As is usually the case, this kind of business has grown up only gradually. In the year 1810 there was no such business precisely answering to what we now call bill-broking in London. Mr. Richardson, the principal 'bill-broker' of the time, as the term was then understood, thus described his business to the 'Bullion Committee:—'

XI.4

'What is the nature of the agency for country banks?—It is twofold: in the first place to procure money for country bankers on bills when they have occasion to borrow on discount, which is not often the case; and in the next place, to lend the money for the country bankers on bills on discount. The sums of money which I lend for country bankers on discount are fifty times more than the sums borrowed for country bankers.

XI.5

'Do you send London bills into the country for discount?—Yes.

XI.6

'Do you receive bills from the country upon London in return, at a date, to be discounted?—Yes, to a very considerable amount, from particular parts of the country.

XI.7

'Are not both sets of bills by this means under discount?—No, the bills received from one part of the country are sent down to another part for discount.

XI.8

'And they are not discounted in London?—No. In some parts of the country there is but little circulation of bills drawn upon London, as in Norfolk, Suffolk, Essex, Sussex, &c.; but there is there a considerable circulation in country bank-notes, principally optional notes. In Lancashire there is little or no circulation of country bank-notes; but there is a great circulation of bills drawn upon London at two or three months' date. I receive bills to a considerable amount from Lancashire in particular, and remit them to Norfolk, Suffolk, &c., where the bankers have large lodgments, and much surplus money to advance on bills for discount.'

XI.9

Mr. Richardson was only a broker who found money for bills and bills for money. He is further asked:

XI.10

'Do you guarantee the bills you discount, and what is your charge per cent?—No, we do not guarantee them; our charge is one-eighth per cent. brokerage upon the bill discounted—but we make no charge to the lender of the money.

XI.11

'Do you consider that brokerage as a compensation for the skill which you exercise in selecting the bills which you thus get discounted?—Yes, for selecting of the bills, writing letters, and other trouble.

XI.12

'Does the party who furnishes the money give you any kind of compensation?—None at all.

XI.13

'Does he not consider you as his agent, and in some degree responsible for the safety of the bills which you give him?—Not at all.

XI.14

'Does he not prefer you on the score of his judging that you will give him good intelligence upon that subject?—Yes, he relies upon us.

XI.15

'Do you then exercise a discretion as to the probable safety of the bills?—Yes; if a bill comes to us which we conceive not to be safe, we return it.

XI.16

'Do you not then conceive yourselves to depend in a great measure for the quantity of business which you can perform on the favour of the party lending the money?—Yes, very much so. If we manage our business well, we retain our friends; if we do not, we lose them.'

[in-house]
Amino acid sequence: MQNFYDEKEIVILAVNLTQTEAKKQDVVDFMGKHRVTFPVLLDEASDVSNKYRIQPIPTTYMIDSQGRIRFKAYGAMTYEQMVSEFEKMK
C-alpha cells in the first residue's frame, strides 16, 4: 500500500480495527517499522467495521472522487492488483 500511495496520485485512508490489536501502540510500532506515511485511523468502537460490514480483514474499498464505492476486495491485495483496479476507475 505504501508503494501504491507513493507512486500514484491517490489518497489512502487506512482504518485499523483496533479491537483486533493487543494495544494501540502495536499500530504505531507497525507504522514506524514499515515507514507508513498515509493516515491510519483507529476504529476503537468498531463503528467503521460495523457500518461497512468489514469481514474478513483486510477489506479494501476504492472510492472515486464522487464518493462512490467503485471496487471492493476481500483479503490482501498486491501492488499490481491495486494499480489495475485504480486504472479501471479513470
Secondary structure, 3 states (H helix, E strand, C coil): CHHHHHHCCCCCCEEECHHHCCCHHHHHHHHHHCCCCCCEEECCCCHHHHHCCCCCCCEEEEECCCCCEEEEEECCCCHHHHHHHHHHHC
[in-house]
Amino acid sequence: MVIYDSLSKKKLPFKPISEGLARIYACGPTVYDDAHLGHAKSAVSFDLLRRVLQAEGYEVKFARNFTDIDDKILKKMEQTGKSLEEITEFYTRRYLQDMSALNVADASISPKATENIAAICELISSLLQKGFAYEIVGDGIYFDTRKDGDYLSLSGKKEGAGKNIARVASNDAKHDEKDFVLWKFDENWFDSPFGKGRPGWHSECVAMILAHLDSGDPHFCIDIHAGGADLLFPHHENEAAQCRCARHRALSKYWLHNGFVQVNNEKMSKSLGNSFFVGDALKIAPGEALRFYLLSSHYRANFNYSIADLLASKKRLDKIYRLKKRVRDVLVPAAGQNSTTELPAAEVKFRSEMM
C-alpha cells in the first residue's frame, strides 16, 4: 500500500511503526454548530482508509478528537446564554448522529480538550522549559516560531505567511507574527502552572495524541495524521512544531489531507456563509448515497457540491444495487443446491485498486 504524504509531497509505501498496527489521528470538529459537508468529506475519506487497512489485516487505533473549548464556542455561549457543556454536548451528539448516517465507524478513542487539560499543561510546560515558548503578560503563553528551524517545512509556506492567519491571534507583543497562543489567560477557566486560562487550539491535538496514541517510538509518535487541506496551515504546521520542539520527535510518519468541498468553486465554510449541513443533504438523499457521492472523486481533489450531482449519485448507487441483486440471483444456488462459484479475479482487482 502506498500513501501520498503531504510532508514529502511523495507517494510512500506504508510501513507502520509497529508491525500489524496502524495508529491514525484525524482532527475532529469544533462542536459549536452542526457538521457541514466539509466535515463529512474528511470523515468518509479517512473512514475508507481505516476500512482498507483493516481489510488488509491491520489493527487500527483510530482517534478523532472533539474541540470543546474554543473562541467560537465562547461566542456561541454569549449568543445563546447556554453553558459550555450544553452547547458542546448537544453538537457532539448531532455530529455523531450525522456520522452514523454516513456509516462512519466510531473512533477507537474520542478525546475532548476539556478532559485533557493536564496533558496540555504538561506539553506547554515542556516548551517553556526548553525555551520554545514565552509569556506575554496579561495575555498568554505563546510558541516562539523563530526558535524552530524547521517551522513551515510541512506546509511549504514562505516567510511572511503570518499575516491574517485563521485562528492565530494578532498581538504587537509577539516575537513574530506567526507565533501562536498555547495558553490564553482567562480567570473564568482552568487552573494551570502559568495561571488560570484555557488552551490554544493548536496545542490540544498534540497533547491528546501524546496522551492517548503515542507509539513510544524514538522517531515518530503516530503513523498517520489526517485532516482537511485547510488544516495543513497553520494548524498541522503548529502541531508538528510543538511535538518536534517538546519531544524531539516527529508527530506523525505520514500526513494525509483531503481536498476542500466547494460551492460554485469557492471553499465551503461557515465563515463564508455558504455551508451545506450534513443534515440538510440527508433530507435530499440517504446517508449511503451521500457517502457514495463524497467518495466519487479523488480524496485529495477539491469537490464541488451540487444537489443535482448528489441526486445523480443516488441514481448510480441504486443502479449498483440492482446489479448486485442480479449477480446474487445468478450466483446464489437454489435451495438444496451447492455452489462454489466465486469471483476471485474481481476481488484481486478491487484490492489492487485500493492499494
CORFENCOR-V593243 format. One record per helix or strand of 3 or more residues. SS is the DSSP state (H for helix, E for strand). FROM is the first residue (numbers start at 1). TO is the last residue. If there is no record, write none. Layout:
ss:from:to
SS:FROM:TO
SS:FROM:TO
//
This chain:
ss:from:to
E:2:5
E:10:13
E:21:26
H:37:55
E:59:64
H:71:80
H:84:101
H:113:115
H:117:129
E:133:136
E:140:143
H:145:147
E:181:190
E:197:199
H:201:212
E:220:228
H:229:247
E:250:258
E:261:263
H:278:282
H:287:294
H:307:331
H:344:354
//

XI.17

It was natural enough that the owners of the money should not pay, though the owner of the bill did, for in almost all ages the borrower has been a seeker more or less anxious; he has always been ready to pay for those who will find him the money he is in search of. But the possessor of money has rarely been willing to pay anything; he has usually and rightly believed that the borrower would discover him soon.

XI.18

Notwithstanding other changes, the distribution of the customers of the bill-brokers in different parts of the country still remains much as Mr. Richardson described it sixty years ago. For the most part, agricultural counties do not employ as much money as they save; manufacturing counties, on the other hand, can employ much more than they save; and therefore the money of Norfolk or of Somersetshire is deposited with the London bill-brokers, who use it to discount the bills of Lancashire and Yorkshire.

XI.19

The old practice of bill-broking, which Mr. Richardson describes, also still exists. There are many brokers to be seen about Lombard Street with bills which they wish to discount but which they do not guarantee. They have sometimes discounted these bills with their own capital, and if they can re-discount them at a slightly lower rate they gain a difference which at first seems but trifling, but with which they are quite content, because this system of lending first and borrowing again immediately enables them to turn their capital very frequently, and on a few thousand pounds of capital to discount hundreds of thousands of bills; as the transactions are so many, they can be content with a smaller profit on each. In other cases, these non-guaranteeing brokers are only agents who are seeking money for bills which they have undertaken to get discounted. But in either case, as far as the banker or other ultimate capitalist is concerned, the transaction is essentially that which Mr. Richardson describes. The loan by such banker is a rediscount of the bill; that banker cannot obtain repayment of that loan, except by the payment of the bill at maturity. He has no claim upon the agent who brought him the bill. Bill-broking, in this which we may call its archaic form, is simply one of the modes in which bankers obtain bills which are acceptable to them and which they rediscount. No reference is made in it to the credit of the bill-broker; the bills being discounted 'without recourse' to him are as good if taken from a pauper as if taken from a millionaire. The lender exercises his own judgment on the goodness of the bill.